Chest compressions for infants

Richard Pass, RN, Registered Nurse & CPR Expert, shares advice for parents on how to properly perform CPR on infants
Pediatric First Aid - CPR For Infants
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Chest compressions for infants

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Well I'd like to address this question of the potential for injury to the chest wall in infants and children, or anyone for that matter, receiving CPR. It's very well established that the absence of pushing, or not doing any of this is far more dangerous than pushing on someone's chest. No one dies from receiving CPR. And it is an essential thing. Now the benefit of this for infants and children is that they have very malleable, very bendy bones. And they tend to not break. We use a principle of pushing about a third of the depth of the chest wall on all pediatric victims, up to the age of about 8. That means that on this infant, I'm pushing straight down what is approximately a third of the depth and then I allow for this recoil. if this were to be a bigger baby or child, I would probably be using part of the heel of my hand and pushing like that. So there's a great similar in the way we approach people, but the exact method for how we move the chest wall will vary to some extent, just based on their size.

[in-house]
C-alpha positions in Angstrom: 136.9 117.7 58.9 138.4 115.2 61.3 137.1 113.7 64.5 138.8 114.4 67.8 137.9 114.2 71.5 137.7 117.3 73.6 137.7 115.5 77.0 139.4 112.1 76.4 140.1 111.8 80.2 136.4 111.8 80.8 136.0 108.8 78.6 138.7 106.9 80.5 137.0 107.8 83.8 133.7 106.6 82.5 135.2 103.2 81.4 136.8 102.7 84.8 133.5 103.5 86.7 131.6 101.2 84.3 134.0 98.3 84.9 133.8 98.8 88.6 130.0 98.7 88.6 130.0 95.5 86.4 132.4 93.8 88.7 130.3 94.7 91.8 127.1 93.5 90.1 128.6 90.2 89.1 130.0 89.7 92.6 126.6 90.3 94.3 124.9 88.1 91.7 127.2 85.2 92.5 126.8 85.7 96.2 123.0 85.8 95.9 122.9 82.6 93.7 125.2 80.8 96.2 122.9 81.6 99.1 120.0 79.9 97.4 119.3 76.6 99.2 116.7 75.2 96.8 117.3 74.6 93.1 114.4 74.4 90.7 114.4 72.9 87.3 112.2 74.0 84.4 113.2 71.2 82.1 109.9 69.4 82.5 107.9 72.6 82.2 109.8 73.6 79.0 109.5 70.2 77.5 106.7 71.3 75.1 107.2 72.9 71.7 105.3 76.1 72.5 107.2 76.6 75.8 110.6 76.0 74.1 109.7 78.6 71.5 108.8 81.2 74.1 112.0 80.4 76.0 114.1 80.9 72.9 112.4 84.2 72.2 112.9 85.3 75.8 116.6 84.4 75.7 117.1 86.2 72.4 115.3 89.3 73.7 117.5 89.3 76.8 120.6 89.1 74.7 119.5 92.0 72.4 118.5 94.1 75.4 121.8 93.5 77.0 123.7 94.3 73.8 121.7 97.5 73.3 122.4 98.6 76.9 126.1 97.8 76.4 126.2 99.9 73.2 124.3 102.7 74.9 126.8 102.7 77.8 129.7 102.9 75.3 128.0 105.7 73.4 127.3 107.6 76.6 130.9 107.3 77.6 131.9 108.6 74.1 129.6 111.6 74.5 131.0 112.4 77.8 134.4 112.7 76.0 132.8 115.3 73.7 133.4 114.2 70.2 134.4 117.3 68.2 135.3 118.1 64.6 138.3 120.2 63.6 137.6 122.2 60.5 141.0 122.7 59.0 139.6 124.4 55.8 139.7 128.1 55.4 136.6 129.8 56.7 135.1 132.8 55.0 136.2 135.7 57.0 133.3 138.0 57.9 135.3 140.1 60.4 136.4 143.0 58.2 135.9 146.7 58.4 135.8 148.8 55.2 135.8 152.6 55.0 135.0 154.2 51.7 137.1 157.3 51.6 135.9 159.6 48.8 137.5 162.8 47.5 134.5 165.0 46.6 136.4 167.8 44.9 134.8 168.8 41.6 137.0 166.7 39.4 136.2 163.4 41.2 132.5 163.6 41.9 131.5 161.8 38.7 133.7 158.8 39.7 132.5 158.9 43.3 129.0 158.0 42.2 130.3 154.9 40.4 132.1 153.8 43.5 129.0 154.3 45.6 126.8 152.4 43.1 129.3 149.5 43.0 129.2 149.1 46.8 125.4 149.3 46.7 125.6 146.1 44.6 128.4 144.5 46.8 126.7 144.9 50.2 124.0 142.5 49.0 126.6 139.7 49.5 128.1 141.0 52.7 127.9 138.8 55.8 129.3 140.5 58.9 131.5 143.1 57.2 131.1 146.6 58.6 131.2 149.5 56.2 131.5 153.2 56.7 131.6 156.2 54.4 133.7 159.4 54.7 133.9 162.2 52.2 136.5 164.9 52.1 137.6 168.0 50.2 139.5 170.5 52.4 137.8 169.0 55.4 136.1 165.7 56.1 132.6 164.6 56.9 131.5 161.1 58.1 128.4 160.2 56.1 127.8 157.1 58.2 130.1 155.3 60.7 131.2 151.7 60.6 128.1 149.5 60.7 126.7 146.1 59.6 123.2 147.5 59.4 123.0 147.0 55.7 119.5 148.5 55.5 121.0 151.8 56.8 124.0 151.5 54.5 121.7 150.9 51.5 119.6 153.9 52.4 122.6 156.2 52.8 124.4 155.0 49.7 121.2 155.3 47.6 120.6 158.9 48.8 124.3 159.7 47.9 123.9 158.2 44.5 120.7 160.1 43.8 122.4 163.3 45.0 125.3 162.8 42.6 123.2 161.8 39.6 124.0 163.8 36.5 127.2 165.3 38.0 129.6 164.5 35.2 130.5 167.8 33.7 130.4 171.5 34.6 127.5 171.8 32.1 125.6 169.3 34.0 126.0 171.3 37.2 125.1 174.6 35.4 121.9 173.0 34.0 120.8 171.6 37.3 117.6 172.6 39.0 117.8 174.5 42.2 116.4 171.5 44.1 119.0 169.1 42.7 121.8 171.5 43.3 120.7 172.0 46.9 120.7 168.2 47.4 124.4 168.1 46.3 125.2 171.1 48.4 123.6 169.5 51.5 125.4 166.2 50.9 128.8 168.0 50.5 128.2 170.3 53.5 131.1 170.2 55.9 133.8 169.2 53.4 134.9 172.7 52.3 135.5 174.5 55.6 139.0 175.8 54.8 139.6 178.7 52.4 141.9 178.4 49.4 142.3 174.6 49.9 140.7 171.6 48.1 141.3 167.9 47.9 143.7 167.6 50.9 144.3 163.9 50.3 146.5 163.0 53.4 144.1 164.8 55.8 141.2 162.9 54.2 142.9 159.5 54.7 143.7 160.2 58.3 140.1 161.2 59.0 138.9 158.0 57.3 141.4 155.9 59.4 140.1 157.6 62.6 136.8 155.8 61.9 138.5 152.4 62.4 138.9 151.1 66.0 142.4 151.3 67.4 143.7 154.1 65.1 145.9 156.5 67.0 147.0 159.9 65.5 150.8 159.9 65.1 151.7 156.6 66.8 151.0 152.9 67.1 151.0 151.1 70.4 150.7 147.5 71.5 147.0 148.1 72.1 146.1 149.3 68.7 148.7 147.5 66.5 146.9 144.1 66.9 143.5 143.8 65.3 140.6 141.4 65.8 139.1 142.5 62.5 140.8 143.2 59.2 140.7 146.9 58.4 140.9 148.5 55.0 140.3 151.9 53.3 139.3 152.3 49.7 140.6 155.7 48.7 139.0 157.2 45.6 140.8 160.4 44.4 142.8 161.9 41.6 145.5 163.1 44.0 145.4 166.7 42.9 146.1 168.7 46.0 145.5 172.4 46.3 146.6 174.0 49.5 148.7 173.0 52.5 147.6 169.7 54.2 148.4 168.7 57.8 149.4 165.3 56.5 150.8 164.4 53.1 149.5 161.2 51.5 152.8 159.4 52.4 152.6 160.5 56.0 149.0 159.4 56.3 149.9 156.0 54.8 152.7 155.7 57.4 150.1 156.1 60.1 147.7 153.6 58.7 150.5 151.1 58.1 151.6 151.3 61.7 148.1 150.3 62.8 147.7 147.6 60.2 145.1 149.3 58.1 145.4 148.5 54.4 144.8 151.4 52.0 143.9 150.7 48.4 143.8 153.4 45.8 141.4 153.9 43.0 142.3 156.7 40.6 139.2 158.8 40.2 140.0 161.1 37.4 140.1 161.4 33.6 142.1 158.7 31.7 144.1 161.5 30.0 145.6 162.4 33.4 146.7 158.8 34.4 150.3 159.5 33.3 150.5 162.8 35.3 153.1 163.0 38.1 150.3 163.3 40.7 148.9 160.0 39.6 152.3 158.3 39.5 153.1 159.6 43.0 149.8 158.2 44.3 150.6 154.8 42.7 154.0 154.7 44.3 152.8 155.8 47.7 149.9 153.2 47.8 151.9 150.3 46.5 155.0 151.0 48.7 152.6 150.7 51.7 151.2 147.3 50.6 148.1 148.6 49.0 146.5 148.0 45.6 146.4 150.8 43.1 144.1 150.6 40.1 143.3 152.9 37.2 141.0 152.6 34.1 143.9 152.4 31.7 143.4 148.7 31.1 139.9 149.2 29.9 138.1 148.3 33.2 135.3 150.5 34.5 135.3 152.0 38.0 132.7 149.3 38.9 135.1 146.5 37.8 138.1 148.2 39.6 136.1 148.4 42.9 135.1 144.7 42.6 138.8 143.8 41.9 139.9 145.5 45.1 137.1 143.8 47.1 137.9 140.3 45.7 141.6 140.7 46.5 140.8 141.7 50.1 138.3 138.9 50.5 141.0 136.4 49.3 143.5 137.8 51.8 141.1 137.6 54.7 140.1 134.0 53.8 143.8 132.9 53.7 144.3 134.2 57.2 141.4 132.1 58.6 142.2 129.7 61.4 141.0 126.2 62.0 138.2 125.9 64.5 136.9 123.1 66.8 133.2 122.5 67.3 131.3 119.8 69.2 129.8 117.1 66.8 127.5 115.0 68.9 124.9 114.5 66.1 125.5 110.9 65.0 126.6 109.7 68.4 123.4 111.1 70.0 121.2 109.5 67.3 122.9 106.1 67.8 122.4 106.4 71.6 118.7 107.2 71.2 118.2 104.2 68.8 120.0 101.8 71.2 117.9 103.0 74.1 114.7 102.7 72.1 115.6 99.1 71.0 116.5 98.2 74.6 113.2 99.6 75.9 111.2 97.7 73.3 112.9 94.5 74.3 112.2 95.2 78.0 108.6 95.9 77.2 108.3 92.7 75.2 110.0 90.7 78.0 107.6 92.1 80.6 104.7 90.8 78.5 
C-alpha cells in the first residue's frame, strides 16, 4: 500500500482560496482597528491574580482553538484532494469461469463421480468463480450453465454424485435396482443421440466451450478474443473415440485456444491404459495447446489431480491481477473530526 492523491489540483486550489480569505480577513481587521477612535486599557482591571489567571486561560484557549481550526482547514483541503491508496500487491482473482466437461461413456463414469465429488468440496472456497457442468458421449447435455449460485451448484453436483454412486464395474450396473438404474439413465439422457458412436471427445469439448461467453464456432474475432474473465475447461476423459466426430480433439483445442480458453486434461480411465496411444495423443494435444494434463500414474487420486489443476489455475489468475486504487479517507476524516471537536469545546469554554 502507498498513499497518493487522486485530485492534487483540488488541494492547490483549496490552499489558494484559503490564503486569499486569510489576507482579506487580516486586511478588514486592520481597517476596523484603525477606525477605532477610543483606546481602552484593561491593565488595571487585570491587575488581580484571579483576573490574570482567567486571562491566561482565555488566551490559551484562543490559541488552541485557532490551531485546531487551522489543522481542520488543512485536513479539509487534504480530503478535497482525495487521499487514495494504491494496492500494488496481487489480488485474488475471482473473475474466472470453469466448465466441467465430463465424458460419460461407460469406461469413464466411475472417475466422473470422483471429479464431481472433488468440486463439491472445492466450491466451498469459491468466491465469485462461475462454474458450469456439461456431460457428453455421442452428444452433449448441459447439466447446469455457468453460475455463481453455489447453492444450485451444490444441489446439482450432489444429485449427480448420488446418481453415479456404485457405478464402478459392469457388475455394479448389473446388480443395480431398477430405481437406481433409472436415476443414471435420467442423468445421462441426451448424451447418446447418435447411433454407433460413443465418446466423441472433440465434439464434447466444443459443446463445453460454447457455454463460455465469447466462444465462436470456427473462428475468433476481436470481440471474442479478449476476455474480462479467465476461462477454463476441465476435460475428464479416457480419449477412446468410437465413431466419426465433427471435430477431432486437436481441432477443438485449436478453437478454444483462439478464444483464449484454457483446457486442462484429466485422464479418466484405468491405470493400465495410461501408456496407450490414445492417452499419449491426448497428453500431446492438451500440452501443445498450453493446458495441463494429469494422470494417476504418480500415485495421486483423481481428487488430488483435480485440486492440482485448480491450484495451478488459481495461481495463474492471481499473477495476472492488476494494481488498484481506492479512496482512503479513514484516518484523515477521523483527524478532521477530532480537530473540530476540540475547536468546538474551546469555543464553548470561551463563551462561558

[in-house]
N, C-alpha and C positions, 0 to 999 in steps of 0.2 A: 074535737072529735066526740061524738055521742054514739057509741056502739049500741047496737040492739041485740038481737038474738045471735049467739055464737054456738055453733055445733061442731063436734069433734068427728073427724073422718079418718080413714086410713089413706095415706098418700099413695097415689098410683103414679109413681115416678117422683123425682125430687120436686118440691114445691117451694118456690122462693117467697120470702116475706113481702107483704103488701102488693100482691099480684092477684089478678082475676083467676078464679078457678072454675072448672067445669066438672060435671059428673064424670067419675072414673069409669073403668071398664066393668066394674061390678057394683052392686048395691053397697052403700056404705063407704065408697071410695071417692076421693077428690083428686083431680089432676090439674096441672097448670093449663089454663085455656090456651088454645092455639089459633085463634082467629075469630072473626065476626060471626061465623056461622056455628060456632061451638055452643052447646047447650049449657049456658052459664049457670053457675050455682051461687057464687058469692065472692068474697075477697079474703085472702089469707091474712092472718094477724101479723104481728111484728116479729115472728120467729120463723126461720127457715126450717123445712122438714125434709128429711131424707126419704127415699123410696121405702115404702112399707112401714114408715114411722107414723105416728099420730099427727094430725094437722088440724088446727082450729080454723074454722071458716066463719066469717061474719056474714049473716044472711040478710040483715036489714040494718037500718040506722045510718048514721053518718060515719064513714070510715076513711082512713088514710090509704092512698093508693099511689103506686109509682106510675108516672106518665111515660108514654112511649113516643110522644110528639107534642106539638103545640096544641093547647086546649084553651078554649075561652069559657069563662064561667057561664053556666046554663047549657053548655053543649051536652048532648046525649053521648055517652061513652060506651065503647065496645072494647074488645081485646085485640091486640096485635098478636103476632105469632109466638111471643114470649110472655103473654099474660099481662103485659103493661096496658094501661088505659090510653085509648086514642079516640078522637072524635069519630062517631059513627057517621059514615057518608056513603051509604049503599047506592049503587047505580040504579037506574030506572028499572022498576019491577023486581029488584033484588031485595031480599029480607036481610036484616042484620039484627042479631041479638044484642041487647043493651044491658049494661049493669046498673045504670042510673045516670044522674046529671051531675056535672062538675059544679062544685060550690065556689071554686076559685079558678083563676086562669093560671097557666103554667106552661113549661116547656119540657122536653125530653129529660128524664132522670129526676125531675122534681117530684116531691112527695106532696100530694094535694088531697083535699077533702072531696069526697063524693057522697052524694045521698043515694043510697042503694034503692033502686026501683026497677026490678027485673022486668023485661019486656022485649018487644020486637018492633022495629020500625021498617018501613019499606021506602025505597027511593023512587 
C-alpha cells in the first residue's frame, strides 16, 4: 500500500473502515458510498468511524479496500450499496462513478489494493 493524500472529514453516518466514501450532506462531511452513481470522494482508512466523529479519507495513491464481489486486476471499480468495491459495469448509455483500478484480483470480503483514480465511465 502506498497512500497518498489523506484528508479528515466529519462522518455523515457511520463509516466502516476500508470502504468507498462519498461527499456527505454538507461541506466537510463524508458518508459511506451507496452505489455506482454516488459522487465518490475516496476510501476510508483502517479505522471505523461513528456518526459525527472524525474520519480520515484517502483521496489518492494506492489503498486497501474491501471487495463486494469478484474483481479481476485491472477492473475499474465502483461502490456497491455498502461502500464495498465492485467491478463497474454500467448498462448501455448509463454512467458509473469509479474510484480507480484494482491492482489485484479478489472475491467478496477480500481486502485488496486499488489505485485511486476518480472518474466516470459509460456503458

Richard Pass, RN, Registered Nurse & CPR Expert, shares advice for parents on how to properly perform CPR on infants

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Richard Pass, RN

Registered Nurse & CPR Expert

Richard Pass, RN, BS, was born in Los Angeles. He studied nursing in Portland, Oregon and has since practiced nursing for 35 years, including ICU, Emergency, and Cardiology nursing. Richard started his CPR & Family Safety educational company, Save a Little Life, Inc., in 1999. With Save a Little Life, Inc., Richard presents house calls and classes all over the Los Angeles area. He teaches medical-surgical nursing at California State University, and is married with two grown children and one grandchild.

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